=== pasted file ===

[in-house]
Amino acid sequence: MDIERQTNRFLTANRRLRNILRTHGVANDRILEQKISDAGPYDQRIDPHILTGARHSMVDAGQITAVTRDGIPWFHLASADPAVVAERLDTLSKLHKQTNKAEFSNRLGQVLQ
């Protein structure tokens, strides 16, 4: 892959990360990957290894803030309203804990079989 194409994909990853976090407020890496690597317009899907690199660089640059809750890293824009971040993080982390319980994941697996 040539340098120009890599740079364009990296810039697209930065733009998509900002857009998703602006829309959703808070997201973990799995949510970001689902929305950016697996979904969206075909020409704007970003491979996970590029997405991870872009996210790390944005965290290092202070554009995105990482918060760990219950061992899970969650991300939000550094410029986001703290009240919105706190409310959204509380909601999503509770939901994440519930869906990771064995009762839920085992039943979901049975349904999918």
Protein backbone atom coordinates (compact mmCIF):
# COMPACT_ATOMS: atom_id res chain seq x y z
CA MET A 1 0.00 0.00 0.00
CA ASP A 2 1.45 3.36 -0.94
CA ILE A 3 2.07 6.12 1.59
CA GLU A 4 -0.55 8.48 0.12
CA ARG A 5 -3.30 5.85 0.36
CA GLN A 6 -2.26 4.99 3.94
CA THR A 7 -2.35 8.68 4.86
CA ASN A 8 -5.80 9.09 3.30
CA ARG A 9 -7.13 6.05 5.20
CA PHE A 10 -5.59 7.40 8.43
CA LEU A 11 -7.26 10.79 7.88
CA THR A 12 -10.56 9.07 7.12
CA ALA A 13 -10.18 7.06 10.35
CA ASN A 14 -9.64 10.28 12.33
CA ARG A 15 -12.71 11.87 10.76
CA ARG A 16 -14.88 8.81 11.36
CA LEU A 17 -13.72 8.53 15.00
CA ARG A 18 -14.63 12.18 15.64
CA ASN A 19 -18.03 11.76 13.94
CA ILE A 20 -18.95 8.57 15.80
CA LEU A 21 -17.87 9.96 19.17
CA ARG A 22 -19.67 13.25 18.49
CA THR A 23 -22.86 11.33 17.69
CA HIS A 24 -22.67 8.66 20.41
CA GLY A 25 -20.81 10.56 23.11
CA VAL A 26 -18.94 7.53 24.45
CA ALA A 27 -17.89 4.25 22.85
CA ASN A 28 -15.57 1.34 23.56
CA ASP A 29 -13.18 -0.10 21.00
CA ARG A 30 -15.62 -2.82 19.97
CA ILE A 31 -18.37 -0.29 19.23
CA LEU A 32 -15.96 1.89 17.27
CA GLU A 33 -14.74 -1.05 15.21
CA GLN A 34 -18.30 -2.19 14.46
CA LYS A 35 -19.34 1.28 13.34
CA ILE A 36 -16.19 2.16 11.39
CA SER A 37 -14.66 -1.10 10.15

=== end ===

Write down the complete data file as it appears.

[in-house]
Amino acid sequence: MDIERQTNRFLTANRRLRNILRTHGVANDRILEQKISDAGPYDQRIDPHILTGARHSMVDAGQITAVTRDGIPWFHLASADPAVVAERLDTLSKLHKQTNKAEFSNRLGQVLQ
């Protein structure tokens, strides 16, 4: 892959990360990957290894803030309203804990079989 194409994909990853976090407020890496690597317009899907690199660089640059809750890293824009971040993080982390319980994941697996 040539340098120009890599740079364009990296810039697209930065733009998509900002857009998703602006829309959703808070997201973990799995949510970001689902929305950016697996979904969206075909020409704007970003491979996970590029997405991870872009996210790390944005965290290092202070554009995105990482918060760990219950061992899970969650991300939000550094410029986001703290009240919105706190409310959204509380909601999503509770939901994440519930869906990771064995009762839920085992039943979901049975349904999918």
Protein backbone atom coordinates (compact mmCIF):
# COMPACT_ATOMS: atom_id res chain seq x y z
CA MET A 1 0.00 0.00 0.00
CA ASP A 2 1.45 3.36 -0.94
CA ILE A 3 2.07 6.12 1.59
CA GLU A 4 -0.55 8.48 0.12
CA ARG A 5 -3.30 5.85 0.36
CA GLN A 6 -2.26 4.99 3.94
CA THR A 7 -2.35 8.68 4.86
CA ASN A 8 -5.80 9.09 3.30
CA ARG A 9 -7.13 6.05 5.20
CA PHE A 10 -5.59 7.40 8.43
CA LEU A 11 -7.26 10.79 7.88
CA THR A 12 -10.56 9.07 7.12
CA ALA A 13 -10.18 7.06 10.35
CA ASN A 14 -9.64 10.28 12.33
CA ARG A 15 -12.71 11.87 10.76
CA ARG A 16 -14.88 8.81 11.36
CA LEU A 17 -13.72 8.53 15.00
CA ARG A 18 -14.63 12.18 15.64
CA ASN A 19 -18.03 11.76 13.94
CA ILE A 20 -18.95 8.57 15.80
CA LEU A 21 -17.87 9.96 19.17
CA ARG A 22 -19.67 13.25 18.49
CA THR A 23 -22.86 11.33 17.69
CA HIS A 24 -22.67 8.66 20.41
CA GLY A 25 -20.81 10.56 23.11
CA VAL A 26 -18.94 7.53 24.45
CA ALA A 27 -17.89 4.25 22.85
CA ASN A 28 -15.57 1.34 23.56
CA ASP A 29 -13.18 -0.10 21.00
CA ARG A 30 -15.62 -2.82 19.97
CA ILE A 31 -18.37 -0.29 19.23
CA LEU A 32 -15.96 1.89 17.27
CA GLU A 33 -14.74 -1.05 15.21
CA GLN A 34 -18.30 -2.19 14.46
CA LYS A 35 -19.34 1.28 13.34
CA ILE A 36 -16.19 2.16 11.39
CA SER A 37 -14.66 -1.10 10.15